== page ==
N.Y. County Debates Future of Paul Rudolph's Government Center

When civic leaders in Orange County, N.Y., wanted a new office building in the 1960s, they commissioned architect Paul Rudolph, then chairman of the Yale School of Architecture, to create something new, something avant garde for the town of Goshen. Rudolph delivered, producing the Orange County Government Center, a concrete Brutalist classic featuring a series of extruding boxes that call to mind the work of Ludwig Mies van der Rohe.

Now, more than 40 years later, Orange County officials, citing a leaky roof and mold, are again looking for something new and different. Orange County Executive Edward Diana announced plans last August to tear down the three-building complex, constructed between 1963 and 1971, and replace it with a $114 million center.

Demolition, however, isn't a certainty. Next Wednesday, the county will release a request for proposals "to determine the most economical and efficient plan for the consolidation of various county departments and use of [the] existing 24-acre parcel," the request states. Proposals, which are due at the end of February, can include, but are not limited to the "demolition of the existing building … the analysis of the cost of renovating the existing Government Center … and conceptual plans of new Government Center Complex."  

Orysia Dmytrenko, a spokesperson for Orange County, says that the county will select the winning proposal in April. (Orange County Executive Edward Diana was unavailable for comment.)

According to the document, the current center could be renovated, giving hope to preservationists, who say that bulldozing Rudolph's work is not a "green" choice.

"It's just a huge waste to take down this building with one-foot-thick concrete walls that would last forever," says Erin Tobin, regional director of technical and grant programs at the Preservation League of New York State, who toured the building in November. "Certainly it's a lot more economical to insulate the roof than to demolish the building. How much space in a landfill is this building going to take up? It's not just about the architecture; it's about good government."

Tourists visit the Orange County Government Center to learn from Rudolph's design. Sean Khorsandi, co-director of the Paul Rudolph Foundation, points out that Rudolph designed the building to last. "It's a complex building that gives you a sense of wonderment," he says. "You can't read the building from the exterior; that's what he's trying to say."

According to Nancy Hull Kearing, chair of the Committee for the Future of Orange County Government Center at the Orange County League of Women Voters, county taxpayers may balk at the cost of the building's demolition and the new $114 million complex.

"There's the dollars and cents argument. It seems like a horrendous waste when we have this fantastic building," says Nancy Hull Kearing, chairman.

This week Kearing nominated the Orange County Government Center to the National Trust for Historic Preservation's list of America's 11 Most Endangered Historic Places, to be announced in June. Kearing is also organizing a forum this spring on preserving Modernist architecture in the area.

"Aesthetically, Goshen is a quaint little upstate New York village, so [the Orange County Government Center] kind of crash-landed here in some people's minds," says David Church, Orange County planning commissioner. "Other people have gotten used to it."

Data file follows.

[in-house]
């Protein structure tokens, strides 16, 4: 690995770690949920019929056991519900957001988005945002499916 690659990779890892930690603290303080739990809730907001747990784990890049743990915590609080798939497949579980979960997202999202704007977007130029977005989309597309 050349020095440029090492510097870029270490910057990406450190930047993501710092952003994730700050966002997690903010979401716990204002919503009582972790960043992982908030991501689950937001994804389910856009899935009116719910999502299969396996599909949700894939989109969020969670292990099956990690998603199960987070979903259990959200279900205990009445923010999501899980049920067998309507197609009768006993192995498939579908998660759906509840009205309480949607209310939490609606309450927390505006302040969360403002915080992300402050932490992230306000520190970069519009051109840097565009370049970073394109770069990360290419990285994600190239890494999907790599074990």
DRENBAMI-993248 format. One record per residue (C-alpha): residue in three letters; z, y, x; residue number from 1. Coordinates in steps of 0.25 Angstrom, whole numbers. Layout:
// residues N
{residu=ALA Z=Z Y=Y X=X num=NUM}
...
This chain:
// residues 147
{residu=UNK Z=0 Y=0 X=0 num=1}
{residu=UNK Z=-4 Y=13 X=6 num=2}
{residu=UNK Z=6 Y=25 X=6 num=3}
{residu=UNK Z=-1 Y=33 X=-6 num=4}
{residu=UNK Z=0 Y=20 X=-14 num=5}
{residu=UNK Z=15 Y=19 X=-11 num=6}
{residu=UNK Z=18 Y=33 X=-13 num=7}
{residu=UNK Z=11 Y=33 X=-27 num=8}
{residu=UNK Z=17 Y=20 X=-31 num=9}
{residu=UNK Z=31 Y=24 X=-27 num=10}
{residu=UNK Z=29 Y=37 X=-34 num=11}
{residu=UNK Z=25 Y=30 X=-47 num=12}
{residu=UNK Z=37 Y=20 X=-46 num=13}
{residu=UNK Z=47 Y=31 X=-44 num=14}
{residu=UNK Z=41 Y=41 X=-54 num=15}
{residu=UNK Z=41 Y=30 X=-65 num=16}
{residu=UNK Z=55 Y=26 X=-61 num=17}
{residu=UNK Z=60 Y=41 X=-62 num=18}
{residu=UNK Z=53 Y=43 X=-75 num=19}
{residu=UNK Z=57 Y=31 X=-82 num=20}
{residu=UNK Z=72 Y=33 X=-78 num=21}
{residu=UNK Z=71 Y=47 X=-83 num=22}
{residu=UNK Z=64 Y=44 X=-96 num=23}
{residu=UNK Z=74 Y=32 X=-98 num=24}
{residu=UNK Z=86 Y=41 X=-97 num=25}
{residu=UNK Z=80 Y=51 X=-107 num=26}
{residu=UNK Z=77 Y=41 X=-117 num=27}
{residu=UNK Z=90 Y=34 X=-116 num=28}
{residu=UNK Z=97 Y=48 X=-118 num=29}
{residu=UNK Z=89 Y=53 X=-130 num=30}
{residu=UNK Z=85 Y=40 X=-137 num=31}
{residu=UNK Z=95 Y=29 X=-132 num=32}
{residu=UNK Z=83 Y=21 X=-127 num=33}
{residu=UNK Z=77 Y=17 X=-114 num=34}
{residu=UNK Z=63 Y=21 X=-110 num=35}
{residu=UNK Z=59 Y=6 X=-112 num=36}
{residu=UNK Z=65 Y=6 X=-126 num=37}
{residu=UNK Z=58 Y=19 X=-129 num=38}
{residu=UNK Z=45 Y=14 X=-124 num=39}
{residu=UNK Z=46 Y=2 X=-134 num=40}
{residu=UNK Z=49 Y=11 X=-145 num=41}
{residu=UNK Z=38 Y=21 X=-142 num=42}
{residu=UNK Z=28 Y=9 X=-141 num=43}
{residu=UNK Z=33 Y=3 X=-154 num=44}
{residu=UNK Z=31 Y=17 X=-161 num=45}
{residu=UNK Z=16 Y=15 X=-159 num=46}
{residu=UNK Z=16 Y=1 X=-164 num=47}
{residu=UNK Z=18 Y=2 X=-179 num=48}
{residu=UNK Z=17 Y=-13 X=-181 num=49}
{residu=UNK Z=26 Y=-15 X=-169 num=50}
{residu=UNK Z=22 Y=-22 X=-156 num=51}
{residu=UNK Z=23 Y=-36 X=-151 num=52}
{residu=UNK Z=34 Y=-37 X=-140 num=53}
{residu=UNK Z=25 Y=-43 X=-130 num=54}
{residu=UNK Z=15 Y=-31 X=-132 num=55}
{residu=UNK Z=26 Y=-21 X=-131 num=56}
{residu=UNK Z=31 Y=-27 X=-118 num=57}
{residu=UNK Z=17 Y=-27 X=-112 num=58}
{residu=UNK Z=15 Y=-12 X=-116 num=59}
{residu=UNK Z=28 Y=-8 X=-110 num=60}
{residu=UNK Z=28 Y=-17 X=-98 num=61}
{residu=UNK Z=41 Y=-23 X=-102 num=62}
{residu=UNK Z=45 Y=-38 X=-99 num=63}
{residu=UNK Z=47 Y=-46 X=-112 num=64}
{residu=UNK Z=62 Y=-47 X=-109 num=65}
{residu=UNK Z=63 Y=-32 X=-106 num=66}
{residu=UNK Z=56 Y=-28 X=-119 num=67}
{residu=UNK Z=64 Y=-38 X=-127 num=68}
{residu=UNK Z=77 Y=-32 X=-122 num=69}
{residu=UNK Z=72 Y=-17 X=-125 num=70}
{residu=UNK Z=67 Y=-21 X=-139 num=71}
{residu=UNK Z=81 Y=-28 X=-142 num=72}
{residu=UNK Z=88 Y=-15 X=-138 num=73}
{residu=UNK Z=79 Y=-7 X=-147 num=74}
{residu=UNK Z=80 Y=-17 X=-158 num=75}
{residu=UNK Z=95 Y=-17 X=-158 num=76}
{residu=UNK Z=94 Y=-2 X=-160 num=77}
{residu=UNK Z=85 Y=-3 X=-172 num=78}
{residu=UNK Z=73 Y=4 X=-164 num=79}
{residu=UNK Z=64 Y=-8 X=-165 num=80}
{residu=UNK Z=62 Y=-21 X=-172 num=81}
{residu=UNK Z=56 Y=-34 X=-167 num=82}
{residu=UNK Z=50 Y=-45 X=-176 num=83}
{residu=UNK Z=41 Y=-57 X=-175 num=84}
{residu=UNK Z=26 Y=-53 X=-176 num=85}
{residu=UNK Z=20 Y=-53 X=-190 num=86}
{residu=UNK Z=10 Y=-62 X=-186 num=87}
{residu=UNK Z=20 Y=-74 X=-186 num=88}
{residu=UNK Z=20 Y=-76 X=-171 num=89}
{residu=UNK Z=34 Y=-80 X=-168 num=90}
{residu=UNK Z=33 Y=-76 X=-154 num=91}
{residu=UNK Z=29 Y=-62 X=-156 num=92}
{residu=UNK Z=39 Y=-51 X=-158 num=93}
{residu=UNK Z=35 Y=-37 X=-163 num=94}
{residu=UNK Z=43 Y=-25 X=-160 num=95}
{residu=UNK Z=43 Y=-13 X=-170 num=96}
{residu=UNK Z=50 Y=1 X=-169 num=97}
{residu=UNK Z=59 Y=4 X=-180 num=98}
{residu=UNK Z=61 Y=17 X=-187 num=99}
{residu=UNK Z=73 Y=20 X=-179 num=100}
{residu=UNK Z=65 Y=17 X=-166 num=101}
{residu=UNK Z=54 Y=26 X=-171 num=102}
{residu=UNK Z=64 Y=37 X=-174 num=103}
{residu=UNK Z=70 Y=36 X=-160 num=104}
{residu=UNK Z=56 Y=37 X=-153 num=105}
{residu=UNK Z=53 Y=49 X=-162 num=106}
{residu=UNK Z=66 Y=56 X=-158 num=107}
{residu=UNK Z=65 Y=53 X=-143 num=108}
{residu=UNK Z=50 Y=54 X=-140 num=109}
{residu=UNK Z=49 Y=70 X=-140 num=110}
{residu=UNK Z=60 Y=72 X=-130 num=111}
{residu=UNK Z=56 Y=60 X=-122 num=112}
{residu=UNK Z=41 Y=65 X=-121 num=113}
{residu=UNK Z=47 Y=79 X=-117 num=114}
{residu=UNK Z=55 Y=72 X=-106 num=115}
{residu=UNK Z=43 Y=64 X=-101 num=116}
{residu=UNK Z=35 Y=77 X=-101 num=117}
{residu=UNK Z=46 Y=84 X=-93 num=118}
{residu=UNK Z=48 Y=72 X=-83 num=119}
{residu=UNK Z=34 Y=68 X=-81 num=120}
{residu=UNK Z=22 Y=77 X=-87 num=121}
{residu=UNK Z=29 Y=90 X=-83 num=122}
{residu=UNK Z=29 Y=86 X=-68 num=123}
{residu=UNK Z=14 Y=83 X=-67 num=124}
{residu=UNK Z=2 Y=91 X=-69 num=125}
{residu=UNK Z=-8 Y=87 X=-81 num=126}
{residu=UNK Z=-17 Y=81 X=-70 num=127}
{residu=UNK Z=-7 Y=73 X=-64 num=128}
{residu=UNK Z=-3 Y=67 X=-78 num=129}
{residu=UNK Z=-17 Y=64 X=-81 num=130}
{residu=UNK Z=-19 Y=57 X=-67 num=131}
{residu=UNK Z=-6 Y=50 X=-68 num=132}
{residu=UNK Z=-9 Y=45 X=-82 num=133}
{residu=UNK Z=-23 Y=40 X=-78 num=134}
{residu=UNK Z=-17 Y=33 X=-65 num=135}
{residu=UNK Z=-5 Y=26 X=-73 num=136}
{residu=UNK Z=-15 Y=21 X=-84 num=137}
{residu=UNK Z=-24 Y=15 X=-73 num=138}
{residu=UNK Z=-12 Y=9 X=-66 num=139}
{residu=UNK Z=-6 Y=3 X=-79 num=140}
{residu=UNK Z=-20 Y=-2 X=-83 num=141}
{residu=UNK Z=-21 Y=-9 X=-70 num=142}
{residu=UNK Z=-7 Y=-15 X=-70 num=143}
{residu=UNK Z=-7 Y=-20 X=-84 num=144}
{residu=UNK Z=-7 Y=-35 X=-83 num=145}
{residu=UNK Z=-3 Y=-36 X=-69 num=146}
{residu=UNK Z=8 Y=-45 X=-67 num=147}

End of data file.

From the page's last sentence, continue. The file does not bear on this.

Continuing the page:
Although a handful of Rudolph's 287 works have been demolished in recent years, including Riverview High School in Sarasota, Fla., Khorsandi hopes that changing values will save the Orange County Government Center. "So many things that were threatened a year and a half ago are now safe. Other things that were never threatened, there's more appreciation for them," Khorsandi says. "Moods and attitudes are shifting."

Also threatened: Rudolph's Chorley Elementary School in Middletown, N.Y.

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Submitted by ddddumas at: February 28, 2011
Leaking roofs and improperly functioning HVAC equipment are insufficient reasons to raze any building. Repair or complete replacement of both these systems can be done at a small fraction of the cost of a new structure. This building has much embeded energy that should not be squandered. It can be updated. Maybe those pushing for the of tearing down Rudolph's building design have financial or other undisclosed vested interests.Tell the truth; only a despot would tear down a building just because he didn't like the architectural style. If you long for grandma's house, go see her!

Submitted by Hugh at: January 26, 2011
I have been in the county building probably close to 40 times since the mid 1980s. Not only is the roof leaking, but the air conditioning and heating systems were always inconsistent. Most of the time it was either too cold or two hot. I am a graduate of the University of Georgia's historic preservation program and I agree strongly with arkatec in the inappropriateness of the design in such a village with a strong and overwhelming historic fabric. A better choice for the design 40 years ago would have been a colonial revival campus with departments located in individual buildings, The sense of scale of this building is unmanagable.

Submitted by arkatec at: January 21, 2011
As a property owner and taxpayer, as well as an architect, with a preservation background, I dread each time I have to go into this building which was indeed inappropriately placed in our historic county seat. I do not believe that it is one of Rudolph's finer works, As an young architect in the 1960's I studied a number of his buildings. Perhaps worthy of preservation in a city such as Columbus Indiana, The structure was and is inappropriate for Goshen New York.